Low-fat, low-carb or high-protein? The kind of diet doesn't matter, scientists say. All that really counts is cutting calories and sticking with it, according to a federal study that followed people for two years. However, participants had trouble staying with a single approach that long and the weight loss was modest for most.
As the world grapples with rising obesity, millions have turned to popular diets like Atkins, Zone and Ornish that tout the benefits of one nutrient over another.
Some previous studies have found that low carbohydrate diets like Atkins work better than a traditional low-fat diet. But the new research found that the key to losing weight boiled down to a basic rule _ calories in, calories out.
"The hidden secret is it doesn't matter if you focus on low-fat or low-carb," said Dr. Elizabeth Nabel, director of the National Heart, Lung and Blood Institute, which funded the research.
Limiting the calories you consume and burning off more calories with exercise is key, she said.
The study, which appears in Thursday's New England Journal of Medicine, was led by Harvard School of Public Health and Pennington Biomedical Research Center in Louisiana.
Researchers randomly assigned 811 overweight adults to one of four diets, each of which contained different levels of fat, protein and carbohydrates.
Though the diets were twists on commercial plans, the study did not directly compare popular diets. The four diets contained healthy fats, were high in whole grains, fruits and vegetables and were low in cholesterol.
Nearly two-thirds of the participants were women. Each dieter was encouraged to slash 750 calories a day from their diet, exercise 90 minutes a week, keep an online food diary and meet regularly with diet counselors to chart their progress.
There was no winner among the different diets; reduction in weight and waist size were similar in all groups.
People lost 13 pounds on average at six months, but all groups saw their weight creep back up after a year. At two years, the average weight loss was about 9 pounds while waistlines shrank an average of 2 inches. Only 15 percent of dieters achieved a weight-loss reduction of 10 percent or more of their starting weight.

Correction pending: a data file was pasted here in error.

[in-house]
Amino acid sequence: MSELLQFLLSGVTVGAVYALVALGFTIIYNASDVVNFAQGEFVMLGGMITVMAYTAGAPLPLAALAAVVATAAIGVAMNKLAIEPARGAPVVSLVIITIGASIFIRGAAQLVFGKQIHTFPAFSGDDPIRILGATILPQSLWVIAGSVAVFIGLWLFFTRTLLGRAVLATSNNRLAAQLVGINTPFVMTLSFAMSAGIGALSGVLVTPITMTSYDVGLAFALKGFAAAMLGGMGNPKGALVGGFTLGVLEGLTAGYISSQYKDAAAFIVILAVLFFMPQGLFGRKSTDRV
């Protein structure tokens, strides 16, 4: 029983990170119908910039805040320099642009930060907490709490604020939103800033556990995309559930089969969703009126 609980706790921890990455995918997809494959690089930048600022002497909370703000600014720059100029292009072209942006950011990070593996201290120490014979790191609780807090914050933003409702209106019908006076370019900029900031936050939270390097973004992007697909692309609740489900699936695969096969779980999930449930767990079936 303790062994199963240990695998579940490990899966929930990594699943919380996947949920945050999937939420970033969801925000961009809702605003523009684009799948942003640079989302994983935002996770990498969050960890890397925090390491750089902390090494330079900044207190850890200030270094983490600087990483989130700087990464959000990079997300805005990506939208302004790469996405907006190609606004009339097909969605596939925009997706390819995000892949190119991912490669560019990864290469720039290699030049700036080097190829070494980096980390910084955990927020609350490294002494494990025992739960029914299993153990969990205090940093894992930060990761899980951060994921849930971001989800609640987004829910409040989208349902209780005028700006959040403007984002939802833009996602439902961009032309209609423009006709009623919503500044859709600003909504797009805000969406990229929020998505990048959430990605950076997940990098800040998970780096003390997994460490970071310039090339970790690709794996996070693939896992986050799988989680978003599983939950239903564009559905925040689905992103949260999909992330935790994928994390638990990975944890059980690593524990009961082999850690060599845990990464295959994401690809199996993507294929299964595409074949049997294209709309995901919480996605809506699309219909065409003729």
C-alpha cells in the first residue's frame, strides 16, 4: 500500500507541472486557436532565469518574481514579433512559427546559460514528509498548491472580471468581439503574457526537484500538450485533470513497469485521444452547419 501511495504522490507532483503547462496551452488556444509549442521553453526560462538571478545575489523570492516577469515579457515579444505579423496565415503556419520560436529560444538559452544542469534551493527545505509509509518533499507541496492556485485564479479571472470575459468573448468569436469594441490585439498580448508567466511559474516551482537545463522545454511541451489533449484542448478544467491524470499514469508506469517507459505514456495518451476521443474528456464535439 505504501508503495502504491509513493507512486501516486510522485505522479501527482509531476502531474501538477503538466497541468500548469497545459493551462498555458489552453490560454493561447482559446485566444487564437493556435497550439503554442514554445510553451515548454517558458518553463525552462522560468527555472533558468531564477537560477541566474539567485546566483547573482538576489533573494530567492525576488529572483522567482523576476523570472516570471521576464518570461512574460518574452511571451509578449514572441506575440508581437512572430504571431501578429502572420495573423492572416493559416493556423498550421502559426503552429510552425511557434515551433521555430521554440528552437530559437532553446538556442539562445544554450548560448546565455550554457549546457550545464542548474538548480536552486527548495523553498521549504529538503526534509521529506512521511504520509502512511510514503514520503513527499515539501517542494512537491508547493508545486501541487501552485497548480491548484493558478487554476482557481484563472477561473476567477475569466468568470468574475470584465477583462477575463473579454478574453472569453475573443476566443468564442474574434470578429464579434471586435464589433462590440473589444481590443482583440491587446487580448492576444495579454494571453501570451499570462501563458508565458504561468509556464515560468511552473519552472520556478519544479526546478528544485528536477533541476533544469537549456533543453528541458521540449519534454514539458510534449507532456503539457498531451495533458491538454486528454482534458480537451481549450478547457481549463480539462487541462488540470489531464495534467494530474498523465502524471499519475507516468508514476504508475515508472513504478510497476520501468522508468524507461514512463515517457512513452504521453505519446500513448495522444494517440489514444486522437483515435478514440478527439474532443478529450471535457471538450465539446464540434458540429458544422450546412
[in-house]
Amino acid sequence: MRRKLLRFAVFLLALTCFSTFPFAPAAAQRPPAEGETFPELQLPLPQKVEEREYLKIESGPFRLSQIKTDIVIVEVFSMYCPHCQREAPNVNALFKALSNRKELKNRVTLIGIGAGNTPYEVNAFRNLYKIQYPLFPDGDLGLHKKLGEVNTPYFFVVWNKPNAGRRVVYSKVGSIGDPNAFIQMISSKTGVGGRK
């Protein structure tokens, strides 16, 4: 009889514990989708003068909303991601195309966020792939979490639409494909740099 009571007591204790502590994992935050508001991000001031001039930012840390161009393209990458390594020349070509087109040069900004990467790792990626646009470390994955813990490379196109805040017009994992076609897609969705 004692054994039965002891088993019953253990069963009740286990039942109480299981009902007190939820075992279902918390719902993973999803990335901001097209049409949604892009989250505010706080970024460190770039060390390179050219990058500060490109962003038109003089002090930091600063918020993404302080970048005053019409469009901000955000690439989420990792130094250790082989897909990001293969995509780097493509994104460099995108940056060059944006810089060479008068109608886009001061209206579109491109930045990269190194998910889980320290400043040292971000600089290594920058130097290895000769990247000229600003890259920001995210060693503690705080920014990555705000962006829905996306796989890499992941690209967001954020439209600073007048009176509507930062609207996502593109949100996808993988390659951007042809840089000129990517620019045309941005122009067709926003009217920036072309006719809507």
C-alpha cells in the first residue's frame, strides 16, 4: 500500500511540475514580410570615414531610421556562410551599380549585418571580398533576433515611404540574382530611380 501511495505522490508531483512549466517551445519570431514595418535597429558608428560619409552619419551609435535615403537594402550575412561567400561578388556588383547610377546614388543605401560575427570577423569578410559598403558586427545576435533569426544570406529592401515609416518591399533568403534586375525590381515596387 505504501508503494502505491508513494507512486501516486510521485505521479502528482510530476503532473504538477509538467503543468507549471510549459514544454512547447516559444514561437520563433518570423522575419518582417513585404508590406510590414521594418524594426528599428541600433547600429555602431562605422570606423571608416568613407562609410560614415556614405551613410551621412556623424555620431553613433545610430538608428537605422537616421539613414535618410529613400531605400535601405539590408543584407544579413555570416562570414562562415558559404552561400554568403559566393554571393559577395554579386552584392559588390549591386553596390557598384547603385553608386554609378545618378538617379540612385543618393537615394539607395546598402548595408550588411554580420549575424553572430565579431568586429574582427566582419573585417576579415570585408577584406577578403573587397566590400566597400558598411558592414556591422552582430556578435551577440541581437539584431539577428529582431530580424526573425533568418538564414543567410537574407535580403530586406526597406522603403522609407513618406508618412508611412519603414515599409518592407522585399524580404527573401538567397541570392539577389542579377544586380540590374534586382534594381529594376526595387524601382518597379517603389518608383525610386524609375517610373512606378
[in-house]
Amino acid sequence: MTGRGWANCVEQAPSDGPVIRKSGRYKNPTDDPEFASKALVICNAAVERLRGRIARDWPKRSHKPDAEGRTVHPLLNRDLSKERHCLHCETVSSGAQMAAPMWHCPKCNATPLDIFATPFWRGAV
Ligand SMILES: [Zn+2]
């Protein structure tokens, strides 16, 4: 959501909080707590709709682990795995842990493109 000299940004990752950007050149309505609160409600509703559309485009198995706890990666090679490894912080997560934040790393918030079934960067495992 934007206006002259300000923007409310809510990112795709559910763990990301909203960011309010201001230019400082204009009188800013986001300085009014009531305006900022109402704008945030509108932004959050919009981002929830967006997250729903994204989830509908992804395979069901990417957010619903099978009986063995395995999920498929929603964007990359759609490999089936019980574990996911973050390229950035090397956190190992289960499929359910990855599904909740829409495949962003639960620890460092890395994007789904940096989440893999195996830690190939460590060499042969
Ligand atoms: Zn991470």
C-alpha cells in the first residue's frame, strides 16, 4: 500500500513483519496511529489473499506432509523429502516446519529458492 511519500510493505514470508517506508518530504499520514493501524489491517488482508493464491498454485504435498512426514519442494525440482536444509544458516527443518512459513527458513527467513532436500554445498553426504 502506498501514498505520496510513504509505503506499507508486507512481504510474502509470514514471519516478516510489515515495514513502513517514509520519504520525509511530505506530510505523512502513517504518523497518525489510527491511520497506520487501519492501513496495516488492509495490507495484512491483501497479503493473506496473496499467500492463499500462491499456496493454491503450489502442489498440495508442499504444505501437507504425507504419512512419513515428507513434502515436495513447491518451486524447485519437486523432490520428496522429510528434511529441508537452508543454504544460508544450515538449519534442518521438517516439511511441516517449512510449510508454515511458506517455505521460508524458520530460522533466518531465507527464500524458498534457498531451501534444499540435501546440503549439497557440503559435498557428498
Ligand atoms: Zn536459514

Dieters who got regular counseling saw better results. Those who attended most meetings shed more pounds than those who did not _ 22 pounds compared with the average 9 pound loss.
Lead researcher Dr. Frank Sacks of Harvard said a restricted calorie diet gives people greater food choices, making the diet less monotonous.
"They just need to focus on how much they're eating," he said.
Sacks said the trick is finding a healthy diet that is tasty and that people will stick with over time.
Before Debbie Mayer, 52, enrolled in the study, she was a "stress eater" who would snack all day and had no sense of portion control. Mayer used to run marathons in her 30s, but health problems prevented her from doing much exercise in recent years.
Mayer tinkered with different diets _ Weight Watchers, Atkins, South Beach _ with little success.
"I've been battling my weight all my life. I just needed more structure," said Mayer, of Brockton, Mass., who works with the elderly.
Mayer was assigned to a low-fat, high-protein diet with 1,400 calories a day. She started measuring her food and went back to the gym. The 5-foot Mayer started at 179 pounds and dropped 50 pounds to 129 pounds by the end of the study. She now weighs 132 and wants to shed a few more pounds.
Another study volunteer, Rudy Termini, a 69-year-old retiree from Cambridge, Mass., credits keeping a food diary for his 22-pound success. Termini said before participating in the study he would wolf down 2,500 calories a day. But sticking to an 1,800-calorie high-fat, average protein diet meant no longer eating an entire T-bone steak for dinner. Instead, he now eats only a 4-ounce steak.
"I was just oblivious to how many calories I was having," said the 5-foot-11-inch Termini, who dropped from 195 to 173 pounds. "I really used to just eat everything and anything in sight."
Dr. David Katz of the Yale Prevention Research Center and author of several weight control books, said the results should not be viewed as an endorsement of fad diets that promote one nutrient over another.
The study compared high quality, heart healthy diets and "not the gimmicky popular versions," said Katz, who had no role in the study. Some popular low-carb diets tend to be low in fiber and have a relatively high intake of saturated fat, he said.
Other experts were bothered that the dieters couldn't keep the weight off even with close monitoring and a support system.
"Even these highly motivated, intelligent participants who were coached by expert professionals could not achieve the weight losses needed to reverse the obesity epidemic," Martijn Katan of Amsterdam's Free University wrote in an accompanying editorial.
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